Date of Award


Document Type


Degree Name

Master of Science (MS)


Ocean Engineering and Marine Sciences

First Advisor

Stephen Wood

Second Advisor

Ronnal Reichard

Third Advisor

Ilya Mingareev

Fourth Advisor

Richard B. Aronson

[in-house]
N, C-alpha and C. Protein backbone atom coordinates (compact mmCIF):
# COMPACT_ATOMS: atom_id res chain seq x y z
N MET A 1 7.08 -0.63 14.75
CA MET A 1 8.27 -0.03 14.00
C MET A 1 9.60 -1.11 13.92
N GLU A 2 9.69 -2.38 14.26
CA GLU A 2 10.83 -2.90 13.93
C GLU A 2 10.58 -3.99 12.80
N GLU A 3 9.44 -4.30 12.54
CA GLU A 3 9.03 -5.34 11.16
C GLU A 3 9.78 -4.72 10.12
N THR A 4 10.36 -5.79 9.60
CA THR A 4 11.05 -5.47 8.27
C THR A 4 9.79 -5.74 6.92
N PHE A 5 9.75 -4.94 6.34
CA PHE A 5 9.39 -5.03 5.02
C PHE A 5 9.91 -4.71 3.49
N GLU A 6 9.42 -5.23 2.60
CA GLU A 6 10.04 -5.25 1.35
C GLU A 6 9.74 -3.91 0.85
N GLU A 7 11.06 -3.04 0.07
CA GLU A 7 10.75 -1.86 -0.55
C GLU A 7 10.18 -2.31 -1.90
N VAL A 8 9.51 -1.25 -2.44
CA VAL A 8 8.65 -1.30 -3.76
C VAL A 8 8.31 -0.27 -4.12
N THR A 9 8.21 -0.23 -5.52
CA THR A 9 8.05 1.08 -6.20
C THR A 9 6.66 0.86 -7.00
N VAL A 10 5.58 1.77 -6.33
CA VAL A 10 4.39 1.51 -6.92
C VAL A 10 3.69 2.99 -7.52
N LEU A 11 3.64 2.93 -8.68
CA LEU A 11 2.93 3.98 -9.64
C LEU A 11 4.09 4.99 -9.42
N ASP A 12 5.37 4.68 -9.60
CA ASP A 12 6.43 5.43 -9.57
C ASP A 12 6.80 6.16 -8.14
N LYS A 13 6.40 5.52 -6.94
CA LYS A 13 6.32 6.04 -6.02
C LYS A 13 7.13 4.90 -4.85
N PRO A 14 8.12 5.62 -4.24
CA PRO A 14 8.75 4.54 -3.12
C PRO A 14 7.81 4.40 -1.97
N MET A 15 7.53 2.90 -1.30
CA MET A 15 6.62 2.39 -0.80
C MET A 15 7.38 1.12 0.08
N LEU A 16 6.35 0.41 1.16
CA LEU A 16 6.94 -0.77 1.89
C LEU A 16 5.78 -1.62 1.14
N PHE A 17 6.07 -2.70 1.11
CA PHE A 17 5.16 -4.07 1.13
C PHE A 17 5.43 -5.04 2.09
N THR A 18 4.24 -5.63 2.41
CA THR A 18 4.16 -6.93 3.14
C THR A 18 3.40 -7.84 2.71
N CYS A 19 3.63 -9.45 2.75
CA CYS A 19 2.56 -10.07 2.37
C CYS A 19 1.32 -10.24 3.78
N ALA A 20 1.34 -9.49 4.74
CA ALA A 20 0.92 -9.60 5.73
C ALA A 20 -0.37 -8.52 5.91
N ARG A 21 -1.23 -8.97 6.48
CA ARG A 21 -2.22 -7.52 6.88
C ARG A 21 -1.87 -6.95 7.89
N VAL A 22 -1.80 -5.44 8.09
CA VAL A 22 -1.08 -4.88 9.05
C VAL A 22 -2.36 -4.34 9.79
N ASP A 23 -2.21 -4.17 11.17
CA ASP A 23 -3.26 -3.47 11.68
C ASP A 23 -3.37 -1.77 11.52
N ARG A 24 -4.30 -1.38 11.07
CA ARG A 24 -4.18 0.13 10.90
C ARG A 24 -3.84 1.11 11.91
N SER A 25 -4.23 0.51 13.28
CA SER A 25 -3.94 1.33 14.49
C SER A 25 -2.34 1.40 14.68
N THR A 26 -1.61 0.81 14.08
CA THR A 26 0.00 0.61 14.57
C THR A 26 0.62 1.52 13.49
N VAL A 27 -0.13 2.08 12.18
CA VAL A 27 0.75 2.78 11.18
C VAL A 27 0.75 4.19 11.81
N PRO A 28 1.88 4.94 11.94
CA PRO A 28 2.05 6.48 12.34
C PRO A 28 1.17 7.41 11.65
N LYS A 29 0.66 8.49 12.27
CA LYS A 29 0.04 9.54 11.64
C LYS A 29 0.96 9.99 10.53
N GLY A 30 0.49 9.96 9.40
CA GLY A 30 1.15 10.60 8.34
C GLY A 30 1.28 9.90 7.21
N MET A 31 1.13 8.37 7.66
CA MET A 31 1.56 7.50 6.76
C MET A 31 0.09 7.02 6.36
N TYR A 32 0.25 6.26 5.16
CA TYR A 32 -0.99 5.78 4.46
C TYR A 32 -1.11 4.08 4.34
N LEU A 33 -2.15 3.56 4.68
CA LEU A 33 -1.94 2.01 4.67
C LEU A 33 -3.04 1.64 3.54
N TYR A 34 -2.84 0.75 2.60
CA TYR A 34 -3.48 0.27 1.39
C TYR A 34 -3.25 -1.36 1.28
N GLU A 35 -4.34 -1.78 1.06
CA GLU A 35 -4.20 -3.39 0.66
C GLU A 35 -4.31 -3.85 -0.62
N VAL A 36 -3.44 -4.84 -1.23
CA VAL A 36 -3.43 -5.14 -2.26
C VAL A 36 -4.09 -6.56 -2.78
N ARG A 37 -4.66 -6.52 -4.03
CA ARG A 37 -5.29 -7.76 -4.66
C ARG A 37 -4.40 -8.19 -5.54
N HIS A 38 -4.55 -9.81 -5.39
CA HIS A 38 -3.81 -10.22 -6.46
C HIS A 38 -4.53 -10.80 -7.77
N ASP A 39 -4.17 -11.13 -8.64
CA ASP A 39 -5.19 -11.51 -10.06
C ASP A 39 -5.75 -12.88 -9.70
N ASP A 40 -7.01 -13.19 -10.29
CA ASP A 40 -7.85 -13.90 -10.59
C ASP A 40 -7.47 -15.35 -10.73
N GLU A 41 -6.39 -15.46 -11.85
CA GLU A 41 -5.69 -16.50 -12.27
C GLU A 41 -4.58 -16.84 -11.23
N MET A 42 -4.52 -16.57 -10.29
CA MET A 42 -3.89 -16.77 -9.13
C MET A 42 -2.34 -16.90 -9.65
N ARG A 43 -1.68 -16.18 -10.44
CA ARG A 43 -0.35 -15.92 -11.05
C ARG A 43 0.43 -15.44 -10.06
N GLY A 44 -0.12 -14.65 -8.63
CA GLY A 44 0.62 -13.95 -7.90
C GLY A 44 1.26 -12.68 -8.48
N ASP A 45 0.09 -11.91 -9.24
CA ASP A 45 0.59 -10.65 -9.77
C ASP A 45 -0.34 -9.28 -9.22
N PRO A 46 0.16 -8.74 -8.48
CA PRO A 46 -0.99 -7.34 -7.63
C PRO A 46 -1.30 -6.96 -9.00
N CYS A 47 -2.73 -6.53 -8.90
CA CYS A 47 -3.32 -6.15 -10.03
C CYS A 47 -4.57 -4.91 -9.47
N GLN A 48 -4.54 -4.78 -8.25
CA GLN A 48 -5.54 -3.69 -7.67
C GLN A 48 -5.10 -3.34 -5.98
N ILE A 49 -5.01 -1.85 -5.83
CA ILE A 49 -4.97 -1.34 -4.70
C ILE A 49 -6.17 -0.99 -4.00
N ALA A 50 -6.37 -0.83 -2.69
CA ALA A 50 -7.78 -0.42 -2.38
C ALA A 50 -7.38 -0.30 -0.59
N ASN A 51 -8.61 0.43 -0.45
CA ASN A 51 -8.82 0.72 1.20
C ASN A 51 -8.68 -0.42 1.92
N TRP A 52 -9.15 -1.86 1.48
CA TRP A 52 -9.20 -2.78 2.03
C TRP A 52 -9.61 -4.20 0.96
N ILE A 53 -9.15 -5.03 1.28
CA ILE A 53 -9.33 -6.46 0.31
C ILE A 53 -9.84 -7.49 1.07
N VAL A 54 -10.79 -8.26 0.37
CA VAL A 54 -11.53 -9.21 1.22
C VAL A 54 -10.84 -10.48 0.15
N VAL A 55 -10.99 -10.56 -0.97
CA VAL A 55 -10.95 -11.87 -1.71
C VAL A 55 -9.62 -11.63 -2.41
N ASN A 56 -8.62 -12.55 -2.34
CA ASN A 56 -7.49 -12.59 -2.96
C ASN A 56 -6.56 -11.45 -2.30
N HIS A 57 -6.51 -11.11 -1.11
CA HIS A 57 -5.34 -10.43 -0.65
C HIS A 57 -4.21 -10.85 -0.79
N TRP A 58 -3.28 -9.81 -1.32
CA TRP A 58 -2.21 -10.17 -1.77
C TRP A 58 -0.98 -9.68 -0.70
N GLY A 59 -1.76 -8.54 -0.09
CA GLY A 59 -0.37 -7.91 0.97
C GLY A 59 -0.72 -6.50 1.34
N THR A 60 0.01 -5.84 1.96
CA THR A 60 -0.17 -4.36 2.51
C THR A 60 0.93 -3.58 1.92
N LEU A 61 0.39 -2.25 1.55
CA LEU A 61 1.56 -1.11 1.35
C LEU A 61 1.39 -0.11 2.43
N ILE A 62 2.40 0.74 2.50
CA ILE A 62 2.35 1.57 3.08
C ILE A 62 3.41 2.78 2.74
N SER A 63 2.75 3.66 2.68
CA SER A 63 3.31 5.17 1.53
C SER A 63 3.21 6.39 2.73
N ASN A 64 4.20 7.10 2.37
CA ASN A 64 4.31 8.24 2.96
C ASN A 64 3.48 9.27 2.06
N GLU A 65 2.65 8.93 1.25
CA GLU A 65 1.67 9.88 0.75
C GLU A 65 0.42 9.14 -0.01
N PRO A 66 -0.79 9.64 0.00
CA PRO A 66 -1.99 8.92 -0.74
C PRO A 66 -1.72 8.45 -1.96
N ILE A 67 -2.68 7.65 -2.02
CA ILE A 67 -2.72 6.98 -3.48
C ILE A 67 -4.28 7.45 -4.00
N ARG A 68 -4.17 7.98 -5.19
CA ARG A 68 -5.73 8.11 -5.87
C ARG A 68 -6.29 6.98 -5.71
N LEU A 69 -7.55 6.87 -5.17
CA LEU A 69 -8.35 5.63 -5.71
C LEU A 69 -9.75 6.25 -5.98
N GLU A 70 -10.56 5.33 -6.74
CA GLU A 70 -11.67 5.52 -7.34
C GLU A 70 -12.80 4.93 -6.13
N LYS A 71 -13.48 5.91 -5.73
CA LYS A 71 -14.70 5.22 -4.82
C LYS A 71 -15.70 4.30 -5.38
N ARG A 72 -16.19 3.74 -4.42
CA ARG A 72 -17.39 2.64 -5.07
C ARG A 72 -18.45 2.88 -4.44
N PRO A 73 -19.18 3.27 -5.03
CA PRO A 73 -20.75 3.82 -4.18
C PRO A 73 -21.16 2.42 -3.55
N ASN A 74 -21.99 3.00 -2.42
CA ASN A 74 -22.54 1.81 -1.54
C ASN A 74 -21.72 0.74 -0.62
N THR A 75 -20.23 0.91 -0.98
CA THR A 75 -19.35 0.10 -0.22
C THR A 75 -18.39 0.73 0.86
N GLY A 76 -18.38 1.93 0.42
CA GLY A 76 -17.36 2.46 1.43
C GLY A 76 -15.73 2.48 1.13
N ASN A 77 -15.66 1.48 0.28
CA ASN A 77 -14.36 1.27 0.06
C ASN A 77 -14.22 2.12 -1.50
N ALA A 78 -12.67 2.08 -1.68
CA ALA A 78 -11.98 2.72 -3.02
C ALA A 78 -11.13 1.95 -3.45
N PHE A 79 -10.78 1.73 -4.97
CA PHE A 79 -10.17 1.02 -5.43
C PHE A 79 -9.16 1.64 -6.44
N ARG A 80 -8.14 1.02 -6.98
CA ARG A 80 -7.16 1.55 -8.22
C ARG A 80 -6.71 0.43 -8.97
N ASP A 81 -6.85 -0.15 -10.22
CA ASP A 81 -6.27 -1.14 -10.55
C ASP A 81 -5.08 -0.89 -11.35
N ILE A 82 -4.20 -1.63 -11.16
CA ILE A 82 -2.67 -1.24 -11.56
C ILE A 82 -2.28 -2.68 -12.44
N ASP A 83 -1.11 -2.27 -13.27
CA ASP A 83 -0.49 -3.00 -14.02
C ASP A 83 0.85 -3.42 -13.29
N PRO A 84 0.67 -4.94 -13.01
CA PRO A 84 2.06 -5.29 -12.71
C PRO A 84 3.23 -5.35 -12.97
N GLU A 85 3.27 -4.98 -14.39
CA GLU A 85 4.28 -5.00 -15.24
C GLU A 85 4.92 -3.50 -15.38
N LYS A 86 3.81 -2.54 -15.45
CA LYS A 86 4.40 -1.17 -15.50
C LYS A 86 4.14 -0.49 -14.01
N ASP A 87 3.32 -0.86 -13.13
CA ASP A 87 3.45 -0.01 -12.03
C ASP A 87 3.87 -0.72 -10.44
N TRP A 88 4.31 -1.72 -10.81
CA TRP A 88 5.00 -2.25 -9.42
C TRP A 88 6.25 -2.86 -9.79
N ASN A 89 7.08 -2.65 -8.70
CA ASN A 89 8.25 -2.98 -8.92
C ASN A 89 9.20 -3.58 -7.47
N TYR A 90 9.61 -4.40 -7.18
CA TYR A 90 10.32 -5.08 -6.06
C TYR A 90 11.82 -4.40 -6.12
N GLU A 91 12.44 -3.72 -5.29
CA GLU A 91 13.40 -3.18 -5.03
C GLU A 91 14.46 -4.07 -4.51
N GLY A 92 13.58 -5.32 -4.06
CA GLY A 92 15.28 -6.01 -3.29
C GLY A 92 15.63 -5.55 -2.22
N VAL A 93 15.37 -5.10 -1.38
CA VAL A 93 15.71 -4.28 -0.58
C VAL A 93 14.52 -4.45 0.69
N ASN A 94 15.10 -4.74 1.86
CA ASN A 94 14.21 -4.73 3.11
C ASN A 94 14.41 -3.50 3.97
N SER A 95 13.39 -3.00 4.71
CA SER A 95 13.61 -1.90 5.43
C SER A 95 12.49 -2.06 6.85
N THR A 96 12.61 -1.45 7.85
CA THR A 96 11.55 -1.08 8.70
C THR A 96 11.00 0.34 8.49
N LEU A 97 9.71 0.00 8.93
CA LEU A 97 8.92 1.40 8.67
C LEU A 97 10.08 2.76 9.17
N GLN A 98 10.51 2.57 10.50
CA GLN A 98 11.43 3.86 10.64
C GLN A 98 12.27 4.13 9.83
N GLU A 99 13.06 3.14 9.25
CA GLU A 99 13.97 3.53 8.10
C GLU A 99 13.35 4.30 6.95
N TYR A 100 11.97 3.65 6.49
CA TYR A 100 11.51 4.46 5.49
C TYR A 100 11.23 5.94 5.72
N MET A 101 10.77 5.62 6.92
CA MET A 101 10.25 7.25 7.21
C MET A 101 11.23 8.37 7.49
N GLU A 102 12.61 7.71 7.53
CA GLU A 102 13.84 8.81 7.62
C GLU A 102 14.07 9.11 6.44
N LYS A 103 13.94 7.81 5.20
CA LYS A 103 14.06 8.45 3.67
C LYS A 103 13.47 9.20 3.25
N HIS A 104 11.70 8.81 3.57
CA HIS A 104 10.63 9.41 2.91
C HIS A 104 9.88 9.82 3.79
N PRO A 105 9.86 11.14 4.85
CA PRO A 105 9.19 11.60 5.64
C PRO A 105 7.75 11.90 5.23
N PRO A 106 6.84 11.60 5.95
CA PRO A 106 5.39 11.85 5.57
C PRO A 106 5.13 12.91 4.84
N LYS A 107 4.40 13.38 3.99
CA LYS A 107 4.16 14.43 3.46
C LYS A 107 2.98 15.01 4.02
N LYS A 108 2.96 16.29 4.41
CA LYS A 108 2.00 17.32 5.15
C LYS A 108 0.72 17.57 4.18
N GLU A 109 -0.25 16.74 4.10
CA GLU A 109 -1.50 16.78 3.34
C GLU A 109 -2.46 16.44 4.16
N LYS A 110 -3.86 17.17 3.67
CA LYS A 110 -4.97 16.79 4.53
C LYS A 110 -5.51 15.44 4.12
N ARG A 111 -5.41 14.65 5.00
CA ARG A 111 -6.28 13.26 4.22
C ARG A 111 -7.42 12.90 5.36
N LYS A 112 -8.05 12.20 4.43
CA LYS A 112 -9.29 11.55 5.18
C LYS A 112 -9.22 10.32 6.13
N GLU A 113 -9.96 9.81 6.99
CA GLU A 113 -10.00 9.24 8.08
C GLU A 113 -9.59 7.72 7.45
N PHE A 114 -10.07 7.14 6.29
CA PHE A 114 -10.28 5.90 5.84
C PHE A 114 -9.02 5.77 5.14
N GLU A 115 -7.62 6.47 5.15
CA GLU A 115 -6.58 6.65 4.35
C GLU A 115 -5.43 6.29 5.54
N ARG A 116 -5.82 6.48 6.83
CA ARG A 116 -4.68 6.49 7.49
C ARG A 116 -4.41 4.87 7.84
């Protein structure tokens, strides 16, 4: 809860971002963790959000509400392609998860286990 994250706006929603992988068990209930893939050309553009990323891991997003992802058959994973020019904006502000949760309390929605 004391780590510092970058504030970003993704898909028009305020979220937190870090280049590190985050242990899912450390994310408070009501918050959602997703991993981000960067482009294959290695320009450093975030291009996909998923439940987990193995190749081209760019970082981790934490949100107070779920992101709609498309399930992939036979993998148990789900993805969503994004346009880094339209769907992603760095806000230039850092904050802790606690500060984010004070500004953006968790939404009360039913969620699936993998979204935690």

Liquid Crystal Display (LCD) 3D printers, also known as Masked Stereolithography Apparatus (MSLA), is a type of vat polymerization printing technique that cures liquid resin into a solid object. This technique is relatively new. Consequently, there is a shortage of detailed research on the impact of long-term environmental exposure on the MSLA-printed materials. The research within this document informs engineers and scientists of resin compressive properties after extended exposure to saltwater and ultraviolet (UV) light. Saltwater absorption of the material was analyzed at atmospheric pressure, 30-psi, 60-psi, and 90-psi; the samples reached saturation in saltwater after 56 days. The variation in pressure did not significantly affect the compressive properties. On average, saltwater immersion samples, compared to control samples, caused Young’s modulus to decrease by 18.52% and yield strength to decrease by 52.2%. The post-processing UV cure times tested independently of saltwater absorption were 6-, 15-, 30-, 60-, 120-, and 240-minutes. The compressive properties reached a plateau as the cure time approached 240-minutes. For all samples, the resin supplier source and the quality of the washing solution were varied. However, this did not significantly impact most compressive property results. The effects of saltwater immersion and UV cure on the material properties of MSLA resin are significant and should be considered for designs that are exposed to similar conditions.